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Increase to a Reserve Account Does Not Satisfy the Bad Debt Charge-Off Requirement.

(Parker Tax Publishing September 23, 2015)

Where a taxpayer's books indicated that the entry to record a partial bad debt was in the nature of a reserve for an anticipated future loss and not a sustained loss, no tax deduction was allowed. FAA 20153501F.

In FAA 20153501F, IRS Field Attorneys (IRS) were asked whether a taxpayer was entitled to a partial bad debt deduction. Under Code Sec. 166(a)(2) and Reg. Sec. 1.166-3(a)(2), a taxpayer can claim a bad debt deduction for a debt that is only partially recoverable. However, the amount deducted cannot exceed the amount charged off within the tax year. The taxpayer alleged that it charged off the claimed debt from its books and, thus, the deduction was proper.

The taxpayer relied on Brandtjen & Kluge, Inc. v. Comm'r, 34 T.C. 416 (1960), in which the taxpayer claimed partial bad debt deductions in two consecutive years in the amounts of $28,000 and $12,000. Those were amounts due from a subsidiary. On its books, the taxpayer increased its Reserve for Doubtful Notes and Accounts, which reduced its assets, and debited its Bad Debts account, which reduced its net income. The taxpayer in Brandtjen did not charge-off the $28,000 in its account receivable due from its subsidiary; instead, it made an adjusting journal entry of $28,000 in a new ledger account entitled "Reserve for Loss on B & K Canada" (i.e., the subsidiary). The explanation for the adjusting journal entry was "to charge bad debts with loss from Canadian operation."

In Brandtjen, the Tax Court held that the taxpayer was entitled to the partial bad debt deductions because the title of the new account (i.e., Reserve for Loss on B & K Canada), even though designated as a reserve, was in terms of a loss which had been incurred by reason of existing partial worthlessness, and not of an anticipated future loss.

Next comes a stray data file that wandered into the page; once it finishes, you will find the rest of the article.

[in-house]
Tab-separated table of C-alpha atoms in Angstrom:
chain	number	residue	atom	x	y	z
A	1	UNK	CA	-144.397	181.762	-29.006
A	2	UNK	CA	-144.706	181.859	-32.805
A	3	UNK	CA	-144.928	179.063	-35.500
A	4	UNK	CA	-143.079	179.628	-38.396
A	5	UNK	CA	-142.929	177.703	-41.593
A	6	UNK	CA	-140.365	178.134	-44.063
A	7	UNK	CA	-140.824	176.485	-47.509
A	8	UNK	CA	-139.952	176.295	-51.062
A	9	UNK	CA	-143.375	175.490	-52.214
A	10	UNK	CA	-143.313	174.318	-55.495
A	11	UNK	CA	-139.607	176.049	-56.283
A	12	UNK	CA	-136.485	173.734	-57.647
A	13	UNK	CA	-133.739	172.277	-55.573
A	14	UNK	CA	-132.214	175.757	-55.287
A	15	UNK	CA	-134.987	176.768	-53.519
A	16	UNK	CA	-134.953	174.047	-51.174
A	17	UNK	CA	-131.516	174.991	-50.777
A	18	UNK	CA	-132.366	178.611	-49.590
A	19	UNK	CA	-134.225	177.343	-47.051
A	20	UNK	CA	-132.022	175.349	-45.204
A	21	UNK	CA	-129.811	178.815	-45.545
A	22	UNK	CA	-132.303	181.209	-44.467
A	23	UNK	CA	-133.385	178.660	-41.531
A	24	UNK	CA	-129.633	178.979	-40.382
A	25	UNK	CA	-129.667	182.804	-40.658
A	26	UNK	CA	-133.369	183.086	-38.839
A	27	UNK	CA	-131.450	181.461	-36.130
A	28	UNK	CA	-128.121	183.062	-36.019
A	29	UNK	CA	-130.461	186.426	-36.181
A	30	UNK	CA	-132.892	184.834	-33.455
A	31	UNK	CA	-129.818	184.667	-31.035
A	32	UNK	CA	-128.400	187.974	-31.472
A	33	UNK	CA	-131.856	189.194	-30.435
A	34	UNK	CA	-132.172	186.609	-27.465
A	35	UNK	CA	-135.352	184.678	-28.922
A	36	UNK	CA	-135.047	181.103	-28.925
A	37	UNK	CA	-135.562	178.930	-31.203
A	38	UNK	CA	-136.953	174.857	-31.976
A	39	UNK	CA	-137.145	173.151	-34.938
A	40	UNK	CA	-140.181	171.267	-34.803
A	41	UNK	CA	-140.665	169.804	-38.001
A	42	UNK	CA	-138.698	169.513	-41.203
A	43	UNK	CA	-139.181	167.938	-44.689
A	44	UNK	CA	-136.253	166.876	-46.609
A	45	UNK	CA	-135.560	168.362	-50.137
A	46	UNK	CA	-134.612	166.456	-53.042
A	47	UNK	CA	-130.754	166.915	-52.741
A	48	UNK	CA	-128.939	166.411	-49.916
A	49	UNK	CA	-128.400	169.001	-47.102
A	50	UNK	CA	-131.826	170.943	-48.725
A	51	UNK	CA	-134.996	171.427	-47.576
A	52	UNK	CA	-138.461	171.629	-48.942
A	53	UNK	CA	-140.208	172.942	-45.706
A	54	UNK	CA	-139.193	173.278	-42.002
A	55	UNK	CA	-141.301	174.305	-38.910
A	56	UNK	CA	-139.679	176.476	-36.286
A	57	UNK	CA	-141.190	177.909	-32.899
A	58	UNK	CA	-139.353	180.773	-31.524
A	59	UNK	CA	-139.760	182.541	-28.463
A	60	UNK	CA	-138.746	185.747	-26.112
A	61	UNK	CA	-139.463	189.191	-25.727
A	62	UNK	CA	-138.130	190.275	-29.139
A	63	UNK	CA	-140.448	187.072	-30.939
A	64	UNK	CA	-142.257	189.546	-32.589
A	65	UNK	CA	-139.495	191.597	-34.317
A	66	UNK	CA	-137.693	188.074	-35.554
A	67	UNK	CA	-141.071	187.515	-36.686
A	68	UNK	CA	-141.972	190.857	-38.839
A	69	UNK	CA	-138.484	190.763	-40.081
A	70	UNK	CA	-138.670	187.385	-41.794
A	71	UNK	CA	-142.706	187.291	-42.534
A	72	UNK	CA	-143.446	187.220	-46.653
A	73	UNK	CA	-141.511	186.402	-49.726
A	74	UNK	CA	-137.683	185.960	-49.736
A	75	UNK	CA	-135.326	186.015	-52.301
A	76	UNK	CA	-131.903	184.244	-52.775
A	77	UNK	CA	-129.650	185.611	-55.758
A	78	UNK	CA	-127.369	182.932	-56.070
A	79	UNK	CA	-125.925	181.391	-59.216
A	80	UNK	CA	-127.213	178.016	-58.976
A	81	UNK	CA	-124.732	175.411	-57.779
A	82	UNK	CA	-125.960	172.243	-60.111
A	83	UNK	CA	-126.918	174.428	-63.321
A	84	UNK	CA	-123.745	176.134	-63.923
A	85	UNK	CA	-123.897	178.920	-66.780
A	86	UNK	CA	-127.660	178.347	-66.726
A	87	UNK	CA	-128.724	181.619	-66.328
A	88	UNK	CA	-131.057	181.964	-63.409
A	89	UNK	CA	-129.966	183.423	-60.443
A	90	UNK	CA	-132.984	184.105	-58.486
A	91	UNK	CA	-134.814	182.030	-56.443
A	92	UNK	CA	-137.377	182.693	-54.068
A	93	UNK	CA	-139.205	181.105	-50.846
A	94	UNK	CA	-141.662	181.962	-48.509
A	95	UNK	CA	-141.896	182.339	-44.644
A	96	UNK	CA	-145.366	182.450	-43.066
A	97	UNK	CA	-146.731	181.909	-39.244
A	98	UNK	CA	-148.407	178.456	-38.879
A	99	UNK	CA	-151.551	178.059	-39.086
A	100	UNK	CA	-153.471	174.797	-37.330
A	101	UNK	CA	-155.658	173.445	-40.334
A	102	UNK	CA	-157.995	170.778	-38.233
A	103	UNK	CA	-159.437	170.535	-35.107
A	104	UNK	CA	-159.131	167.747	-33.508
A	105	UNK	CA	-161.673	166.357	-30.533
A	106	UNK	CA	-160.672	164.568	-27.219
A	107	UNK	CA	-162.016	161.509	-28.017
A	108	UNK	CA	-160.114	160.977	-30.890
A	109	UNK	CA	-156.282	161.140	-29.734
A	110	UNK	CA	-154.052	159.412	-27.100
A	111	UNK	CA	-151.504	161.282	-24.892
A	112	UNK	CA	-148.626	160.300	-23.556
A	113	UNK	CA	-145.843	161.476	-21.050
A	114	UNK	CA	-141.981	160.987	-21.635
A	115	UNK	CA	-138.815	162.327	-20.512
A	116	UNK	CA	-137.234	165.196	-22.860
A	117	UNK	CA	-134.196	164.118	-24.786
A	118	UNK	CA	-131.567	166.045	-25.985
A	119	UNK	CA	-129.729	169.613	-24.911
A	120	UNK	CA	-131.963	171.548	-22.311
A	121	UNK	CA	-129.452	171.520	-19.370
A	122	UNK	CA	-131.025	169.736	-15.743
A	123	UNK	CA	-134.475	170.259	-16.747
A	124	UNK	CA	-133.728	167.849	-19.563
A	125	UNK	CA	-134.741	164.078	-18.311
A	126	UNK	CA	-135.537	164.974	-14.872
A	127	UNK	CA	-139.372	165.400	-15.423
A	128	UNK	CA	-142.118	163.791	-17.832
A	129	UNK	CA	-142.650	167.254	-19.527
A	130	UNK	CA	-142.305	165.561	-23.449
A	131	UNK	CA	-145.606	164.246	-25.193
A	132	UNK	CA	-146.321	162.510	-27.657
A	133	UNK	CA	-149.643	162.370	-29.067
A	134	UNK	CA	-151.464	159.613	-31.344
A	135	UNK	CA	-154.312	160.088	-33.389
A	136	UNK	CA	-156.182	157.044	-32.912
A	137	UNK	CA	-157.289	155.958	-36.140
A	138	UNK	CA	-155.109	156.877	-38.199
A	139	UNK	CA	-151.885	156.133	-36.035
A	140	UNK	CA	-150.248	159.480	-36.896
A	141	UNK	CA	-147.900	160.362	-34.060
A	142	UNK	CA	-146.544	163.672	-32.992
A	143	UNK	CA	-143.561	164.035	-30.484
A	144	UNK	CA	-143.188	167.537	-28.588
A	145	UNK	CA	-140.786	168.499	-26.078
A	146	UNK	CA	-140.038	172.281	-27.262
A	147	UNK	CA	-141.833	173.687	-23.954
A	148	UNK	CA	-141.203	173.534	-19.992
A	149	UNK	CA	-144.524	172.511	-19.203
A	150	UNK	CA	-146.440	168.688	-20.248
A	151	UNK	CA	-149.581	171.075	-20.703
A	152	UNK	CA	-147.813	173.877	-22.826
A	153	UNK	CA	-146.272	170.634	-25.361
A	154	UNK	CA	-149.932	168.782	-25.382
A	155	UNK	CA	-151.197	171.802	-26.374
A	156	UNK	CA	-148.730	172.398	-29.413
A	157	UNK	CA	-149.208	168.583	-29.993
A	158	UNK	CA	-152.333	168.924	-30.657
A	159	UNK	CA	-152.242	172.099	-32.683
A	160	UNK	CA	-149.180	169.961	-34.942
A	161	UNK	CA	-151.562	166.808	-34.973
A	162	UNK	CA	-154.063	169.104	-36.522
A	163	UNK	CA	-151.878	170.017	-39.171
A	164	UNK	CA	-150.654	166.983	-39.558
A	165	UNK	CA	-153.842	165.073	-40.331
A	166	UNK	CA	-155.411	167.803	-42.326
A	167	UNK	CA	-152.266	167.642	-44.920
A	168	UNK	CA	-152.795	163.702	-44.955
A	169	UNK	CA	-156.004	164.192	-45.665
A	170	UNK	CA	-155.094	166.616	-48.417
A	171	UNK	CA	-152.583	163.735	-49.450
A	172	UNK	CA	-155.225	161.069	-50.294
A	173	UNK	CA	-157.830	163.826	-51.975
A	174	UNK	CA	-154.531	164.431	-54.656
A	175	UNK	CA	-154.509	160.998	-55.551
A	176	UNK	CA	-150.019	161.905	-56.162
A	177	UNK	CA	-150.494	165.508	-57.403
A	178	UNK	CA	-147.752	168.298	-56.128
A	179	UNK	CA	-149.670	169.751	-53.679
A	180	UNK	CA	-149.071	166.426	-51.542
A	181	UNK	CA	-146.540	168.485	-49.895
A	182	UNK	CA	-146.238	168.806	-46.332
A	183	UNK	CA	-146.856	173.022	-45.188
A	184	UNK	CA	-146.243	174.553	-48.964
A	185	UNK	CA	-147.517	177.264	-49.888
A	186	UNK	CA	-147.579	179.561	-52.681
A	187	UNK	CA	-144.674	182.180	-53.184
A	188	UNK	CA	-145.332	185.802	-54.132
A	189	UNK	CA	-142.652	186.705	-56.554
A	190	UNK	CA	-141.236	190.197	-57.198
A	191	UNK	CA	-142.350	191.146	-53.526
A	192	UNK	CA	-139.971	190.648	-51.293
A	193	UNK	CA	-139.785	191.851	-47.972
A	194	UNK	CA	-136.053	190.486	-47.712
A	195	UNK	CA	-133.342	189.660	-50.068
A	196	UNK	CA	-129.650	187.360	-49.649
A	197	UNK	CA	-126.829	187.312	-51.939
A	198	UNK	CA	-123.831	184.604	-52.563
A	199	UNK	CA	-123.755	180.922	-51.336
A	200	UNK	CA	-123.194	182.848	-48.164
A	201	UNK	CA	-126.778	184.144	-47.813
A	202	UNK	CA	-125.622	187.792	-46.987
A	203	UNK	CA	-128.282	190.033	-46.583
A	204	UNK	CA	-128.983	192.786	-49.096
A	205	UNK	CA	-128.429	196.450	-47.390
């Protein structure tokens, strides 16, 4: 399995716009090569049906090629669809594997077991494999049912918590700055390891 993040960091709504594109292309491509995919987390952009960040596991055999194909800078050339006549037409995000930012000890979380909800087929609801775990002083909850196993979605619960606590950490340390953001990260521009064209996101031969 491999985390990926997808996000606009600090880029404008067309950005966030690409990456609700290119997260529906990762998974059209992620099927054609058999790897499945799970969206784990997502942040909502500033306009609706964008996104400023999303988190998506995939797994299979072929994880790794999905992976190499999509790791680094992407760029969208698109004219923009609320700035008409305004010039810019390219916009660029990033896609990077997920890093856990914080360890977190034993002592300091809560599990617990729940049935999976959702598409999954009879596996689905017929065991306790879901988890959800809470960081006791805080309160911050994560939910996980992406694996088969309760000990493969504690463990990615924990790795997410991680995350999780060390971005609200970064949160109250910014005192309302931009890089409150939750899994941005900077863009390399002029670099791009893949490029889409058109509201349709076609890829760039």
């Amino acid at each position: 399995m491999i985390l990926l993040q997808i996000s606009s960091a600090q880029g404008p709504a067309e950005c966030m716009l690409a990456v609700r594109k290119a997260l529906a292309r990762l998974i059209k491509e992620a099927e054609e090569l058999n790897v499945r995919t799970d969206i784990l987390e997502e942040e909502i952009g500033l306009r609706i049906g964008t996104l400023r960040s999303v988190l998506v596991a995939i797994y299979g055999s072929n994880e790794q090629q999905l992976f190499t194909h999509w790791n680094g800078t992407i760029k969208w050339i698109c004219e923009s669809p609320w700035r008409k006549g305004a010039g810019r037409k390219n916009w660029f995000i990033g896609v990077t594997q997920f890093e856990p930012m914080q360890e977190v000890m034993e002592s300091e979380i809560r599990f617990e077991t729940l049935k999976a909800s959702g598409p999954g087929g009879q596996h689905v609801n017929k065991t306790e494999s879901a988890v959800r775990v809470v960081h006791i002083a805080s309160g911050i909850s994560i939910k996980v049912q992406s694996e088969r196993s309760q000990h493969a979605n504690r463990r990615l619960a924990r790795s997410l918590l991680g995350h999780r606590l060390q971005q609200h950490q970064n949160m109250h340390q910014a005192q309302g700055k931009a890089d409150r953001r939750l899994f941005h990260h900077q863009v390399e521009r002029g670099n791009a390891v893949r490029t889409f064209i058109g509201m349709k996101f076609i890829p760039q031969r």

In the instant situation, the IRS advised that the taxpayer was not entitled to partial bad debt deductions because the amounts were not charged off during the tax years in accordance with Code Sec. 166(a)(2) and Reg. Sec. 1.166-3(a)(2). Citing the decision in Findley v. Comm'r, 25 T.C. 311 (1955), aff'd, 236 F.2d 959 (3d Cir. 1956), the IRS noted that the purpose of the charge-off requirement is to perpetuate evidence of a taxpayer's election to abandon part of the debt as an asset. An increase in a general reserve account, the IRS said, does not constitute the required charge off.

The IRS also cited the decision in International Proprietaries, Inc. v. Comm'r, 18 T.C. 133 (1952), where the Tax Court held that a taxpayer's intent to abandon a charged-off portion of debt must be reflected in its books and records. An increase in a general reserve account does not constitute the required charge off. In International Proprietaries, Inc., the Tax Court concluded that the taxpayer's bookkeeping entries did not comply with the statutory requirement that there be a charge-off. The court rejected the notion that an increase to a reserve account satisfies the charge-off requirement. Rather, the court said, the taxpayer must eliminate the debt as an asset on its books in order to comply with the statutory requirements of charge-off.

According to the IRS, the situation in Brandtjen was not comparable to the taxpayer's situation. The reason that the Tax Court in Brandtjen held in favor of the taxpayer in that case was that the entries in the taxpayer's books were described in words indicating a sustained loss, and not an anticipated future loss. In contrast, the IRS said, the taxpayer's books indicate that the entries were in the nature of a reserve for an anticipated future loss, not a sustained loss.

For a discussion of the rules for deducting a partial bad debt, see Parker Tax ¶98,430. (Staff Editor Parker Tax Publishing)

Disclaimer: This publication does not, and is not intended to, provide legal, tax or accounting advice, and readers should consult their tax advisors concerning the application of tax laws to their particular situations. This analysis is not tax advice and is not intended or written to be used, and cannot be used, for purposes of avoiding tax penalties that may be imposed on any taxpayer. The information contained herein is general in nature and based on authorities that are subject to change. Parker Tax Publishing guarantees neither the accuracy nor completeness of any information and is not responsible for any errors or omissions, or for results obtained by others as a result of reliance upon such information. Parker Tax Publishing assumes no obligation to inform the reader of any changes in tax laws or other factors that could affect information contained herein.

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